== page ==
As much as they can get :)
Really it should be linked to functionality, hourly rate, and a cut of the action.
Functionality you reduce to simple sentences, a good dev can do about 8 (1 an hour) functionalities a day, a bad one might struggle to do 1, the average is 4 ( 3 - 5 ).
You want the 8s you don't want the 1s, so you pay the 8s ten times what you would have paid the 1s and about twice the 4s. You never hire and keep 1s, you keep the 4s, and the 8s own the project.
Hourly rate is based on what they bring to the party; knowledge of different languages, project tools, and problem spaces.
The cut of the action is a little harder but you are looking for about 10% in a medium sized project, 5% in a large, 50 - 100% in small, the % taken will probably play with the hourly rate either up or down.
If you cannot work out the action, then you shouldn't do the project, the only projects you should do are ones that increase profitability.
Consultation charge at a fixed rate per hour. In that time you negotiate the functionality required.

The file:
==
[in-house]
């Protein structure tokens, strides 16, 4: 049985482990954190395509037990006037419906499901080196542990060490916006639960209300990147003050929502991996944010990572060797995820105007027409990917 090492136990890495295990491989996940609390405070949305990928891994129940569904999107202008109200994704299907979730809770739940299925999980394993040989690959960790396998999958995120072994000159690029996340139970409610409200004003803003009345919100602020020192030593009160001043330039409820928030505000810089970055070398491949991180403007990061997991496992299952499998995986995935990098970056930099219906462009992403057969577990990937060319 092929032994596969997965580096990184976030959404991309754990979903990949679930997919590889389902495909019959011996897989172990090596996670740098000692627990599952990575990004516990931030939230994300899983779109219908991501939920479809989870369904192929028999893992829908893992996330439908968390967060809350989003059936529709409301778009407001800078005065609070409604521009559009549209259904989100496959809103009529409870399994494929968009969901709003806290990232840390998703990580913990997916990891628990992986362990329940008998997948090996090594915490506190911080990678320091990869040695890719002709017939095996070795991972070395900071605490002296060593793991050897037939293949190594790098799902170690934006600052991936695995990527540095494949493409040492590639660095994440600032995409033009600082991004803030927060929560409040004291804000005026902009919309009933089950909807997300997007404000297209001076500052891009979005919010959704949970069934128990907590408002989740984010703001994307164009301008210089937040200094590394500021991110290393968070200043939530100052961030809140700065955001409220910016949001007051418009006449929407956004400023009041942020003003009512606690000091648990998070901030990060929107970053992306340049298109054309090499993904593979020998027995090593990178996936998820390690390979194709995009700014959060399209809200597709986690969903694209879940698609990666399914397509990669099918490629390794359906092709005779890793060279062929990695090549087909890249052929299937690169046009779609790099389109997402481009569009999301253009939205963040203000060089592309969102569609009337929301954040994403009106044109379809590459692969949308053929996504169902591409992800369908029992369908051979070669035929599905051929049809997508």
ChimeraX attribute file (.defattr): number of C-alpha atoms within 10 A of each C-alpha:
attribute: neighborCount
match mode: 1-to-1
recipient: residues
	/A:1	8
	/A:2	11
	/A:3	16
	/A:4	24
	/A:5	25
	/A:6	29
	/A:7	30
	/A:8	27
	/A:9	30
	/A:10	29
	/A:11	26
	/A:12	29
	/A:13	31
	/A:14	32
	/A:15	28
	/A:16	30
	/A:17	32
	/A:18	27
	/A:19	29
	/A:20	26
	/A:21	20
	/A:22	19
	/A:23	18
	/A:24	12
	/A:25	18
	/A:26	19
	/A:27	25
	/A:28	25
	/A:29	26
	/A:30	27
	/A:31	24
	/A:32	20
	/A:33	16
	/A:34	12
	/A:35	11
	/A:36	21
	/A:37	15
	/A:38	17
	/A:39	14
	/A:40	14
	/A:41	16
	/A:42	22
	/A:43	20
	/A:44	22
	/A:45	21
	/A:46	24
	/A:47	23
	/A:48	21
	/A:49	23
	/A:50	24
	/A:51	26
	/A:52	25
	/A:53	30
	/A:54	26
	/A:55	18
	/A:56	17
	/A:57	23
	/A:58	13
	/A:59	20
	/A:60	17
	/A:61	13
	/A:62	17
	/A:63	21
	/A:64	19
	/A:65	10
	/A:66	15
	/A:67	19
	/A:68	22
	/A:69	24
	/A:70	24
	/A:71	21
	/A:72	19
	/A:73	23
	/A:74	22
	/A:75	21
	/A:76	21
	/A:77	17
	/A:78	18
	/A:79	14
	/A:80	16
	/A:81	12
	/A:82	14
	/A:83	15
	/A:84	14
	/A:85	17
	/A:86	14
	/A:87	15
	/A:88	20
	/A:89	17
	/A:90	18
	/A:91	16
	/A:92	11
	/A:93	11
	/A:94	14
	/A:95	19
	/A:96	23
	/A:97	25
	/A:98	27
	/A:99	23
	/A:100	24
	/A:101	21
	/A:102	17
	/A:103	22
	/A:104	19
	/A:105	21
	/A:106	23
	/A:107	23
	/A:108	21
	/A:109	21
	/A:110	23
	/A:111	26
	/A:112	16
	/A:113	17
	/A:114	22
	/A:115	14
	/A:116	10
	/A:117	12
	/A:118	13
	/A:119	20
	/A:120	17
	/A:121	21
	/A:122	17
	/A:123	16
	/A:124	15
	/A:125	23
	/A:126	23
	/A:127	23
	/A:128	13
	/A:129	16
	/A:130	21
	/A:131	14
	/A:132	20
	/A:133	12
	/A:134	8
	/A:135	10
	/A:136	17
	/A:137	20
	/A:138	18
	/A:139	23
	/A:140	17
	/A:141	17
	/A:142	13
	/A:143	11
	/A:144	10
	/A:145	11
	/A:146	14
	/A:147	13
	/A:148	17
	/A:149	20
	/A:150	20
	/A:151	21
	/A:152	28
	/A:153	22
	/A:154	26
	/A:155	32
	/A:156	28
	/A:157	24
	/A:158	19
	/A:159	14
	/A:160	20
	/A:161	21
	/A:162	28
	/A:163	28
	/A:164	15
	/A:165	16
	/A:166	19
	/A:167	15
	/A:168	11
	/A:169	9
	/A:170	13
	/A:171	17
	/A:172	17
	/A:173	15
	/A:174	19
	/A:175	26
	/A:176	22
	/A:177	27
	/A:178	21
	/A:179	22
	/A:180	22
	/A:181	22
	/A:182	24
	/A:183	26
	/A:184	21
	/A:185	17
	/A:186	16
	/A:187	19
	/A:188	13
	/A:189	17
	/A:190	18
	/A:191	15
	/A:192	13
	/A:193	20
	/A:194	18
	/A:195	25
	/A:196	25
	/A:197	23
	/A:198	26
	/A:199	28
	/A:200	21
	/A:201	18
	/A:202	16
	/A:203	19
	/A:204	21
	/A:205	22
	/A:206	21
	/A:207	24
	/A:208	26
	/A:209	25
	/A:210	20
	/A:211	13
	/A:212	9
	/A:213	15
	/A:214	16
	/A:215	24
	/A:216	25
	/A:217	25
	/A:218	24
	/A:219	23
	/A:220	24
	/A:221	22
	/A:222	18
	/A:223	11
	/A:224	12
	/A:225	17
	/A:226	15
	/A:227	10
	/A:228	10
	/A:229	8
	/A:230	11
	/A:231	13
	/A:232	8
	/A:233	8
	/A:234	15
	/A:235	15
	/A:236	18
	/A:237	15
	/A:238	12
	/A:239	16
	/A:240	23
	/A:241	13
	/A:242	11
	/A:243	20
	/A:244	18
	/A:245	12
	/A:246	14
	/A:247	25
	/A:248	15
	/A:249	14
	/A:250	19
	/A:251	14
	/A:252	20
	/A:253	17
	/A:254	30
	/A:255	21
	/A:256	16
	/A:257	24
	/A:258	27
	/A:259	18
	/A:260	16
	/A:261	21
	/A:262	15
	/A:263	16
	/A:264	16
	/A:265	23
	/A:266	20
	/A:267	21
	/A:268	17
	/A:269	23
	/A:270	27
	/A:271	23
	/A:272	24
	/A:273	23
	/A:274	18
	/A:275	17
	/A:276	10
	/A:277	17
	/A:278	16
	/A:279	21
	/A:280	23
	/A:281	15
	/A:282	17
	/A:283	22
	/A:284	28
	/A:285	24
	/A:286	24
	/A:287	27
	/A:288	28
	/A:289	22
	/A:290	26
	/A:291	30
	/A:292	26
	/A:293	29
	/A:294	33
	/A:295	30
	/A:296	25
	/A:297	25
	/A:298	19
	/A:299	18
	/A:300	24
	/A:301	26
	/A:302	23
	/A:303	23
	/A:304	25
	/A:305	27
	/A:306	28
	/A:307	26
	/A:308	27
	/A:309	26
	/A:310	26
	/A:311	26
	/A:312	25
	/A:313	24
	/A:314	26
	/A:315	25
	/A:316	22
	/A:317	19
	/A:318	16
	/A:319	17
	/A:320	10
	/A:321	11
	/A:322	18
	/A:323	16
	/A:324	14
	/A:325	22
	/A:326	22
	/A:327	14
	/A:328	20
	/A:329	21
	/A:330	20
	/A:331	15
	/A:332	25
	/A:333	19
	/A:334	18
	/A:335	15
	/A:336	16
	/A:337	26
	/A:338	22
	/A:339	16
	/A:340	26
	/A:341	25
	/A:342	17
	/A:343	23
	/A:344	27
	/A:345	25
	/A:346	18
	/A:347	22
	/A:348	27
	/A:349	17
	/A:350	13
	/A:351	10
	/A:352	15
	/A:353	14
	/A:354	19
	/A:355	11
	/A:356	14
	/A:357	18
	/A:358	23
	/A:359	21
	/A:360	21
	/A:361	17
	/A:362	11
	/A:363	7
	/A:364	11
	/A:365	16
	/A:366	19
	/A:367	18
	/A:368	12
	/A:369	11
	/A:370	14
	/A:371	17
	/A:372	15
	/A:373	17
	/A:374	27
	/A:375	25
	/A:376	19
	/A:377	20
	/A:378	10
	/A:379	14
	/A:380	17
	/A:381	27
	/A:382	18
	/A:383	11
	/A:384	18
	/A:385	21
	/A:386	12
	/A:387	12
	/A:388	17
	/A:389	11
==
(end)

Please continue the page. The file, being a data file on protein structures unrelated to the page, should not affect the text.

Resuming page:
I have seen things like email server popped in as one functionality point, the client expects something all singing all dancing, and the developer configures sendmail, so that would be a point of negotiation. There about 16 functionality points to an average mail system set up, can go as high as 50 odd.
That is the way to do it, clients like it, management doesn't.
What management wants to do is pay a low hourly figure, harass the developer, lie about the functionality, introduce scope creep at the end, and not pay overtime. They will hide behind team building, and veiled threats of if you don't like it then leave, which actually is what the managers should be doing themselves, namely ejecting from the process.